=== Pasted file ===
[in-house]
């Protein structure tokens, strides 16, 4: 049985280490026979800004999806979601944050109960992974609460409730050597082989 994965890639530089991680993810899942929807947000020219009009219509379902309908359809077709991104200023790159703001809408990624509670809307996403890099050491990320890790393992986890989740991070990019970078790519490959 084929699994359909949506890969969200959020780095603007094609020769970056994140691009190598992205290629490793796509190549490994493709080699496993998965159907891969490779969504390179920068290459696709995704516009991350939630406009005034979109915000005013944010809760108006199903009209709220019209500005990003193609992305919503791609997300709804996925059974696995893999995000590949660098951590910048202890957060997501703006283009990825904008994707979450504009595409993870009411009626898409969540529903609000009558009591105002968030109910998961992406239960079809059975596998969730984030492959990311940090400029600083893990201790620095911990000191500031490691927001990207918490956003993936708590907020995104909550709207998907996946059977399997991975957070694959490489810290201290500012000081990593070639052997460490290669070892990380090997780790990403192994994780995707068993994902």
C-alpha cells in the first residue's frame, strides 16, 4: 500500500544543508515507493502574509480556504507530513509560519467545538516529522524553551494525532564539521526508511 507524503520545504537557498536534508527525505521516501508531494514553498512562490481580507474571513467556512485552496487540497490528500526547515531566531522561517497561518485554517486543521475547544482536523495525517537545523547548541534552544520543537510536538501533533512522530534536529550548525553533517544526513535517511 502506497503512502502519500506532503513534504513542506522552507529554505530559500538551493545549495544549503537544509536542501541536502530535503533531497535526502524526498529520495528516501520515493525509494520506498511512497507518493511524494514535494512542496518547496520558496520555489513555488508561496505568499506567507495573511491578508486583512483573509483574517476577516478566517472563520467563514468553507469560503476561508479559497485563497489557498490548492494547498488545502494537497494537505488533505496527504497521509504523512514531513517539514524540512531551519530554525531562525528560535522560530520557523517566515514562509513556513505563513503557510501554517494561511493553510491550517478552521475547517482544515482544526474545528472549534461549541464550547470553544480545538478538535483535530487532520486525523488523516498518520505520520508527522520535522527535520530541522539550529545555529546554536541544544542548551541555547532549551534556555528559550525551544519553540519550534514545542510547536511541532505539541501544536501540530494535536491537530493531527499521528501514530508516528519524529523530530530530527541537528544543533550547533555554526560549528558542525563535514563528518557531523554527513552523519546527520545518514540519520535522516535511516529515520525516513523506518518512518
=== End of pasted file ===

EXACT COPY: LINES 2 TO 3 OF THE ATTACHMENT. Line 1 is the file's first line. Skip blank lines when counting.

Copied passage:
């Protein structure tokens, strides 16, 4: 049985280490026979800004999806979601944050109960992974609460409730050597082989 994965890639530089991680993810899942929807947000020219009009219509379902309908359809077709991104200023790159703001809408990624509670809307996403890099050491990320890790393992986890989740991070990019970078790519490959 084929699994359909949506890969969200959020780095603007094609020769970056994140691009190598992205290629490793796509190549490994493709080699496993998965159907891969490779969504390179920068290459696709995704516009991350939630406009005034979109915000005013944010809760108006199903009209709220019209500005990003193609992305919503791609997300709804996925059974696995893999995000590949660098951590910048202890957060997501703006283009990825904008994707979450504009595409993870009411009626898409969540529903609000009558009591105002968030109910998961992406239960079809059975596998969730984030492959990311940090400029600083893990201790620095911990000191500031490691927001990207918490956003993936708590907020995104909550709207998907996946059977399997991975957070694959490489810290201290500012000081990593070639052997460490290669070892990380090997780790990403192994994780995707068993994902």
C-alpha cells in the first residue's frame, strides 16, 4: 500500500544543508515507493502574509480556504507530513509560519467545538516529522524553551494525532564539521526508511 507524503520545504537557498536534508527525505521516501508531494514553498512562490481580507474571513467556512485552496487540497490528500526547515531566531522561517497561518485554517486543521475547544482536523495525517537545523547548541534552544520543537510536538501533533512522530534536529550548525553533517544526513535517511 502506497503512502502519500506532503513534504513542506522552507529554505530559500538551493545549495544549503537544509536542501541536502530535503533531497535526502524526498529520495528516501520515493525509494520506498511512497507518493511524494514535494512542496518547496520558496520555489513555488508561496505568499506567507495573511491578508486583512483573509483574517476577516478566517472563520467563514468553507469560503476561508479559497485563497489557498490548492494547498488545502494537497494537505488533505496527504497521509504523512514531513517539514524540512531551519530554525531562525528560535522560530520557523517566515514562509513556513505563513503557510501554517494561511493553510491550517478552521475547517482544515482544526474545528472549534461549541464550547470553544480545538478538535483535530487532520486525523488523516498518520505520520508527522520535522527535520530541522539550529545555529546554536541544544542548551541555547532549551534556555528559550525551544519553540519550534514545542510547536511541532505539541501544536501540530494535536491537530493531527499521528501514530508516528519524529523530530530530527541537528544543533550547533555554526560549528558542525563535514563528518557531523554527513552523519546527520545518514540519520535522516535511516529515520525516513523506518518512518